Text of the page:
Would anyone hazard a guess as to whom this description belongs?

I do believe that Rochester’s general story arc parallels Snape’s rather well and might be used to help predict how Snape’s story might end. Rochester became embittered by a wrong done to him as a young man—he felt trapped into marriage by his family and his wife’s family:
“I was not the eldest son of my house … my father was an avaricious, grasping man … it was his resolution to keep the property together; he could not bear the idea of dividing his estate and leaving me a fair portion: all, he resolved, should go to my brother, Rowland. Yet as little could he endure that a son of his should be a poor man. I must be provided for by a wealthy marriage. He sought me a partner betimes ... Mr. Mason, he found, had a son and daughter; and he learned from him that he could and would give the latter a fortune of thirty thousand pounds: that sufficed. When I left college, I was sent out to Jamaica, to espouse a bride already courted for me. My father said nothing about her money; but he told me Miss Mason was the boast of Spanish Town for her beauty: and this was no lie. I found her a fine woman, in the style of Blanche Ingram: tall, dark, and majestic. Her family wished to secure me because I was of a good race; and so did she. They showed her to me in parties, splendidly dressed. I seldom saw her alone, and had very little private conversation with her. She flattered me, and lavishly displayed for my pleasure her charms and accomplishments. All the men in her circle seemed to admire her and envy me. I was dazzled, stimulated: my senses were excited; and being ignorant, raw, and inexperienced, I thought I loved her… Her relatives encouraged me; competitors piqued me; she allured me: a marriage was achieved almost before I knew where I was. Oh, I have no respect for myself when I think of that act!--an agony of inward contempt masters me. I never loved, I never esteemed, I did not even know her...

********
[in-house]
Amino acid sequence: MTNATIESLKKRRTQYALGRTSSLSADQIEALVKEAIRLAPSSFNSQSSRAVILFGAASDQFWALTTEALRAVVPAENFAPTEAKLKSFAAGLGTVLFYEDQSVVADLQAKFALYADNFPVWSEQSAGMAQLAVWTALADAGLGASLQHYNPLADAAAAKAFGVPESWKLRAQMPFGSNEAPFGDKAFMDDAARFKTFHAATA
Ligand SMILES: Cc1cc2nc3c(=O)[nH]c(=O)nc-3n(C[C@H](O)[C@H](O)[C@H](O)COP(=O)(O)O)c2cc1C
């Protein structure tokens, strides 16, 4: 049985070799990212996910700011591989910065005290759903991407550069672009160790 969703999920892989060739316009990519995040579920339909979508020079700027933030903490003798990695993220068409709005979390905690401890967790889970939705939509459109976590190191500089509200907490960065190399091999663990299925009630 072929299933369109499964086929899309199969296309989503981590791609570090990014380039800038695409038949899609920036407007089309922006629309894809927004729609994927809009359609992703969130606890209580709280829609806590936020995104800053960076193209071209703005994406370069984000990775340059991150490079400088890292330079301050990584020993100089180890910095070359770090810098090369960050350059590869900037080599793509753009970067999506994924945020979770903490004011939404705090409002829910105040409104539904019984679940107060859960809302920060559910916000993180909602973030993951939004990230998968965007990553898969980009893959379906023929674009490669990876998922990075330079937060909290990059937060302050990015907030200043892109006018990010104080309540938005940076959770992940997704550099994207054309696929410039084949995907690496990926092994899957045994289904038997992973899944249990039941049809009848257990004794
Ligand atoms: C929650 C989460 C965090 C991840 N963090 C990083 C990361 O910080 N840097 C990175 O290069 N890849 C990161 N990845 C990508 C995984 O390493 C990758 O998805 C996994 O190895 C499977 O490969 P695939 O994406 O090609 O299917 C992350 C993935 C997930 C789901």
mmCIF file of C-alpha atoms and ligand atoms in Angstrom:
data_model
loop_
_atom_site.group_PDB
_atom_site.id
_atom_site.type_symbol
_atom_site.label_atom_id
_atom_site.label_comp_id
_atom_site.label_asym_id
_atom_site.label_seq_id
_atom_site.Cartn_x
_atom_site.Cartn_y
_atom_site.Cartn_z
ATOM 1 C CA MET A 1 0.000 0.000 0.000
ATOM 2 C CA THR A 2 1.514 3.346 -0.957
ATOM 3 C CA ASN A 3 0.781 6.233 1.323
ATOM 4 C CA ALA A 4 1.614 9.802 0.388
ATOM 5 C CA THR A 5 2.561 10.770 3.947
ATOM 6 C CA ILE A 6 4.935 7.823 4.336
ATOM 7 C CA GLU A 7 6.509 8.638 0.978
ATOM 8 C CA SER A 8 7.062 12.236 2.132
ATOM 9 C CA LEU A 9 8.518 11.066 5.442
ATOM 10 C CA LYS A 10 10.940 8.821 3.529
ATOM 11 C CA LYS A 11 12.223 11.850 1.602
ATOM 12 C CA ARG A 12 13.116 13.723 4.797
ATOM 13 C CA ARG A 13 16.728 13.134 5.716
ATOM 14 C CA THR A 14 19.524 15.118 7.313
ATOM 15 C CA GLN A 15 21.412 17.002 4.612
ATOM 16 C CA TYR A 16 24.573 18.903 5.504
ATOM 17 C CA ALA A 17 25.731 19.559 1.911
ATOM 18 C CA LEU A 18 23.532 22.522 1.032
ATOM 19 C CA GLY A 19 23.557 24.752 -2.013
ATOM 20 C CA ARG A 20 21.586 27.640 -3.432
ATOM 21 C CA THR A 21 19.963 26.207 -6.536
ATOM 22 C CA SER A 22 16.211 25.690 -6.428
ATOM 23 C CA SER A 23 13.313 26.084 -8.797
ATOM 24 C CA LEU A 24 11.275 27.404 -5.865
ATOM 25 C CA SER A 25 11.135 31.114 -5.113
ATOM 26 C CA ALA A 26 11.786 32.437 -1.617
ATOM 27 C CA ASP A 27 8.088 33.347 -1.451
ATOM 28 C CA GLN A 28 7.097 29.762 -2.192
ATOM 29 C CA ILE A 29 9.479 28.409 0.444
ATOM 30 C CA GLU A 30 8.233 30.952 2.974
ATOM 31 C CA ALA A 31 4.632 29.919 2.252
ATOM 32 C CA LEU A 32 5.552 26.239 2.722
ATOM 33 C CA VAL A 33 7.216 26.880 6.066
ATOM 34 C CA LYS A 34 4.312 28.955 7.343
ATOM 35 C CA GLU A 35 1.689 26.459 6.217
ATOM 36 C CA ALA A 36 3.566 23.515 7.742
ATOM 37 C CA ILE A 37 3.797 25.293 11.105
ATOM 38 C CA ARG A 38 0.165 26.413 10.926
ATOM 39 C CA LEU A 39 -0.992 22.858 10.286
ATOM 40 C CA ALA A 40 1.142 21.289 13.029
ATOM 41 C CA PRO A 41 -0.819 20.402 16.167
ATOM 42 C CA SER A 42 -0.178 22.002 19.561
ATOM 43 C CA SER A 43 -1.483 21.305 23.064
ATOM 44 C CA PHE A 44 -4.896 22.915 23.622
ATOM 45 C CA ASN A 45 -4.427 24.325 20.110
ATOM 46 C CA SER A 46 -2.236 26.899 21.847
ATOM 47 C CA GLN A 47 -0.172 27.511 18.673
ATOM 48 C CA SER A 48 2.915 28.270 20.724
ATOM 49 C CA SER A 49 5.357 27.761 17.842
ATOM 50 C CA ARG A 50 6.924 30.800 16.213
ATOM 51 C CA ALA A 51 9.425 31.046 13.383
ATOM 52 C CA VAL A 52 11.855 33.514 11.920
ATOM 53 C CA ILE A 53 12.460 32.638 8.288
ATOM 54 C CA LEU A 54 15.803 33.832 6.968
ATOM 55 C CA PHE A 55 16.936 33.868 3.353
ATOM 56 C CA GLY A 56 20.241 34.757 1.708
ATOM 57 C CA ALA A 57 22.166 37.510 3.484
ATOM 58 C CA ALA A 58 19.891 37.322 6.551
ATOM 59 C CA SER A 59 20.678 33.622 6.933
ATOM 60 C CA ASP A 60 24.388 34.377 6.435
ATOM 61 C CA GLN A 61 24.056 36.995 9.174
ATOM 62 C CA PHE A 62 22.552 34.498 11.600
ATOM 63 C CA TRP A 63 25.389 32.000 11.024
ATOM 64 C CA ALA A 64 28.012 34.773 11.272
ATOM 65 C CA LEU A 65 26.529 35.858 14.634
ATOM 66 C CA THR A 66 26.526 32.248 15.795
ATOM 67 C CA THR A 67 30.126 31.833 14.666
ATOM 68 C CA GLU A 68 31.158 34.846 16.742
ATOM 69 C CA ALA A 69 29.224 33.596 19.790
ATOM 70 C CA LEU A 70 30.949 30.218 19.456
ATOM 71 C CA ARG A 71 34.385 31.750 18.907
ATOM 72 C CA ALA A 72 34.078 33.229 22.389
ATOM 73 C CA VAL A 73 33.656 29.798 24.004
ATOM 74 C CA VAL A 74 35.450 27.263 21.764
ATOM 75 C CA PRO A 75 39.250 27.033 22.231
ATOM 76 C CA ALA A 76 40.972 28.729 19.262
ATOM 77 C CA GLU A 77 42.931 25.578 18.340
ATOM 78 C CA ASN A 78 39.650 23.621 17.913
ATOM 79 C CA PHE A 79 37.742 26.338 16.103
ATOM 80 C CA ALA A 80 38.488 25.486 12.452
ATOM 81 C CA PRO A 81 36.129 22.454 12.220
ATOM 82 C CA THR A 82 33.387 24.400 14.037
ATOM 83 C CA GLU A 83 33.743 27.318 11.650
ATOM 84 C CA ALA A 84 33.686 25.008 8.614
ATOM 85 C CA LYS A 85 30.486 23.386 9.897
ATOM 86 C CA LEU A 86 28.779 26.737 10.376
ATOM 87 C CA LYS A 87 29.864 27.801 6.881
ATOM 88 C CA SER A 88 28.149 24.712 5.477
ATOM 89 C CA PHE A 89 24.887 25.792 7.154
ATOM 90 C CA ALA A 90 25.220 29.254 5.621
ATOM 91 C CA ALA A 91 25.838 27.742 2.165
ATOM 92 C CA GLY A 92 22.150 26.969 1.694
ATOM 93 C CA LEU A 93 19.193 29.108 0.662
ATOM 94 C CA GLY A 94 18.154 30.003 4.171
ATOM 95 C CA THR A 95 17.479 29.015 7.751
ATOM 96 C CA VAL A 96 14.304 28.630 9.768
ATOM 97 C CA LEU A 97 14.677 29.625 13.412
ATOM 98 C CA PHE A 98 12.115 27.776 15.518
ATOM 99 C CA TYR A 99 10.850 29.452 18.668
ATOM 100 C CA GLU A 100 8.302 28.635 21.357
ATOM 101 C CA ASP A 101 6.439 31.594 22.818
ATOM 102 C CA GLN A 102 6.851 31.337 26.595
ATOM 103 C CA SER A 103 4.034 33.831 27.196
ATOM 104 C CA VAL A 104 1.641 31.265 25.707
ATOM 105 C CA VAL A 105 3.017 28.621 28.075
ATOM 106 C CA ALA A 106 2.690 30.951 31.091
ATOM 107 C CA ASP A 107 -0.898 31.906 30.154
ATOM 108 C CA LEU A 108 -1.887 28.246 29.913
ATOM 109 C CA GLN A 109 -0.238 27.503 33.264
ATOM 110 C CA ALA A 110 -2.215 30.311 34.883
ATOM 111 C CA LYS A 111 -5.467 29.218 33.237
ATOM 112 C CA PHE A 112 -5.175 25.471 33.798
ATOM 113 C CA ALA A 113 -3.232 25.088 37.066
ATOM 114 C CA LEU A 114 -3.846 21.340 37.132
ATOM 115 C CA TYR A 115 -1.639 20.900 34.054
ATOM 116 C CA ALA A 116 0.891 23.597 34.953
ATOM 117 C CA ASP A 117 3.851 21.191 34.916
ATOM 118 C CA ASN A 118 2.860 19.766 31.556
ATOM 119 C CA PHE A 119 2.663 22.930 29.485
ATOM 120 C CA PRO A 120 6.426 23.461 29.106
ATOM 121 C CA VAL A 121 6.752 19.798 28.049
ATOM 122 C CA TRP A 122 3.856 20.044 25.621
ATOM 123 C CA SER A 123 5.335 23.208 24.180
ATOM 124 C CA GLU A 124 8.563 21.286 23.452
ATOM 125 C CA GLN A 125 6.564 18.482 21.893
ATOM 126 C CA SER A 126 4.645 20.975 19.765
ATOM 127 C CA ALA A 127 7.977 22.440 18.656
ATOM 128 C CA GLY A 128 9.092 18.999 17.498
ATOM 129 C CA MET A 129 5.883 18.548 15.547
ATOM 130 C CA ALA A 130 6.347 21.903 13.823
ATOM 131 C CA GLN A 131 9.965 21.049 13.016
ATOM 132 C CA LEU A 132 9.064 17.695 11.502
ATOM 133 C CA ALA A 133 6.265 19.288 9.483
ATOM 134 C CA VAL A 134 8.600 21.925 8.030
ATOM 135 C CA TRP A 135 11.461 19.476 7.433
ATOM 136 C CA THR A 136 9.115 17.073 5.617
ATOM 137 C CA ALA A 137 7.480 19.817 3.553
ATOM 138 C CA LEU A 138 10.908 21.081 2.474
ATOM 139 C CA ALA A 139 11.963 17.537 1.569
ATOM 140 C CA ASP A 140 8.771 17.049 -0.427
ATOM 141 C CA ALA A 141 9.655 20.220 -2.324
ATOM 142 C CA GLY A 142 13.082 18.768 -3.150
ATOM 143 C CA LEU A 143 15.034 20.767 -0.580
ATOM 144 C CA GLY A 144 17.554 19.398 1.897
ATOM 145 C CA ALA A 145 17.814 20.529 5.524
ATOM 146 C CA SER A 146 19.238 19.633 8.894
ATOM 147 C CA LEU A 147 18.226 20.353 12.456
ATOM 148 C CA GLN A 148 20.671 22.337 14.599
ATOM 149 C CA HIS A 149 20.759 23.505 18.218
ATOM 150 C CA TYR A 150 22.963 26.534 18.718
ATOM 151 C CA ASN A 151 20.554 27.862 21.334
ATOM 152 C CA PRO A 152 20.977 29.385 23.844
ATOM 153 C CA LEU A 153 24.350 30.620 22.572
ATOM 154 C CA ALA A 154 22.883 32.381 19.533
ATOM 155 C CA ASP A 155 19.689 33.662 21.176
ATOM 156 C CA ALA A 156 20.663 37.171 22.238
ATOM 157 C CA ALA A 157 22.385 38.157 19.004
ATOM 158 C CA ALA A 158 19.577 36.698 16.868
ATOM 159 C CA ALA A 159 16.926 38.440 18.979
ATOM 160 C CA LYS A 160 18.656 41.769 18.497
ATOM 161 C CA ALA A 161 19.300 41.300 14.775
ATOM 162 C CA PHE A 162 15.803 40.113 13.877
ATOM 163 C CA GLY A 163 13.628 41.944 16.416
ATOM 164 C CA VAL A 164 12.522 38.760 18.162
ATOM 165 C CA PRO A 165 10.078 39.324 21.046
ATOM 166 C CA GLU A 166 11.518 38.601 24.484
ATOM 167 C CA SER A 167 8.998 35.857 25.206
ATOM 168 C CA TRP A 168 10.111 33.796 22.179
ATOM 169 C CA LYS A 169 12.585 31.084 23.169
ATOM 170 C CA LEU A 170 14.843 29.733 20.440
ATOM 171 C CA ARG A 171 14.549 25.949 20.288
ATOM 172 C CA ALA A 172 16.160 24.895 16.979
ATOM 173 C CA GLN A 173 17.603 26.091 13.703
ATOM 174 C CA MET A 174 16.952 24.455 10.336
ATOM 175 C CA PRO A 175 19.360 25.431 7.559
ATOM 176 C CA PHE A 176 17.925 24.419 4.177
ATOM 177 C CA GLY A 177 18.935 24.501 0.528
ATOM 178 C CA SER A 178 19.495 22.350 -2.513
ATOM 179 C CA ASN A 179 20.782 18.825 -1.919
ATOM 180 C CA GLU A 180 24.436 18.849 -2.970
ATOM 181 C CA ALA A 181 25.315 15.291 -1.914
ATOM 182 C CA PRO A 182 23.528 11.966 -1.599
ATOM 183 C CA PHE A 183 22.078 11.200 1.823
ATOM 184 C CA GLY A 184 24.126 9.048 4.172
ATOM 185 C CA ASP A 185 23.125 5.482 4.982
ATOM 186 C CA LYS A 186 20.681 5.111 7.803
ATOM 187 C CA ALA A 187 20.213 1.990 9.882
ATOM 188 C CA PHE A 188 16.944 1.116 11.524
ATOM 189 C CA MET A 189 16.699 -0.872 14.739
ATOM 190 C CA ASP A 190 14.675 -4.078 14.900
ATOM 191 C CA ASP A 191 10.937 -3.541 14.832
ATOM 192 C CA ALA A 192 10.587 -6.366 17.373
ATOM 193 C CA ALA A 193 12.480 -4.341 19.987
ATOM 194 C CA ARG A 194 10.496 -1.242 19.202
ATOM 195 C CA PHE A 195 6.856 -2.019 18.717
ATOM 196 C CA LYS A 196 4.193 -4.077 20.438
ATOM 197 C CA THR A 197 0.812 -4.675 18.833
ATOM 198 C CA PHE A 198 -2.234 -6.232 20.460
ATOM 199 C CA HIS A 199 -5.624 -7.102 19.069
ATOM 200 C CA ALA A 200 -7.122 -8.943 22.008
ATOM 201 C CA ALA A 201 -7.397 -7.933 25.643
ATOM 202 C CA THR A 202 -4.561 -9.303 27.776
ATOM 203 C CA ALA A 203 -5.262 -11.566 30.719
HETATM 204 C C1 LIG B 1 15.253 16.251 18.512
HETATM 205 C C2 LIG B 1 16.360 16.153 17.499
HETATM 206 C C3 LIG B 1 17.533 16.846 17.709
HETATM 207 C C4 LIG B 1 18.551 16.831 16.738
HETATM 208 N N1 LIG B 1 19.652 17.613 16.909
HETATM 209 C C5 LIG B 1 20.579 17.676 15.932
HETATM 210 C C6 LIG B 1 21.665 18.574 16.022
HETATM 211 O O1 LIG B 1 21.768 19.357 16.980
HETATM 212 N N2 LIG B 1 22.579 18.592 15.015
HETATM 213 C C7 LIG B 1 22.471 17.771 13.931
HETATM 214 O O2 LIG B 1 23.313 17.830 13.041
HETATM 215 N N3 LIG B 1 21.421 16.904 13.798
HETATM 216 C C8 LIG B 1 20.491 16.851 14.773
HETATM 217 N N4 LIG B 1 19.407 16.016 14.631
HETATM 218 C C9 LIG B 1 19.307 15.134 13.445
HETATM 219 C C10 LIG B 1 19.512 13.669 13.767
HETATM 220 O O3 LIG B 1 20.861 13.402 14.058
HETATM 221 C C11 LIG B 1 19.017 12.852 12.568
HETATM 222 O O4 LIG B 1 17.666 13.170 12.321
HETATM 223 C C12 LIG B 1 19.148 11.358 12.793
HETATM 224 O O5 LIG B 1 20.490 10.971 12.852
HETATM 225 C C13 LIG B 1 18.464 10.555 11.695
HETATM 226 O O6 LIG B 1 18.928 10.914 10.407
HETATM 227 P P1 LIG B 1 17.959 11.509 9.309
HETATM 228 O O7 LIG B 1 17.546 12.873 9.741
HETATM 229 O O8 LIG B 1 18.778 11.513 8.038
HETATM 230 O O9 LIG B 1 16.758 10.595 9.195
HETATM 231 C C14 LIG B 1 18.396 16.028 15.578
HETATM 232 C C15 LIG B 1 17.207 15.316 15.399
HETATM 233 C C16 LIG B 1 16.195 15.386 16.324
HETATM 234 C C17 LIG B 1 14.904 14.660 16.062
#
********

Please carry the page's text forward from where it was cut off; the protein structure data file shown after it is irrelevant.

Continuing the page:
"My bride's mother I had never seen: I understood she was dead. The honeymoon over, I learned my mistake; she was only mad, and shut up in a lunatic asylum. There was a younger brother, too--a complete dumb idiot … My father and my brother Rowland knew all this; but they thought only of the thirty thousand pounds, and joined in the plot against me.

"These were vile discoveries; but except for the treachery of concealment, I should have made them no subject of reproach to my wife, even when I found her nature wholly alien to mine … I perceived that I should never have a quiet or settled household, because no servant would bear the continued outbreaks of her violent and unreasonable temper, or the vexations of her absurd, contradictory, exacting orders--even then I restrained myself: I eschewed upbraiding, I curtailed remonstrance; I tried to devour my repentance and disgust in secret; I repressed the deep antipathy I felt…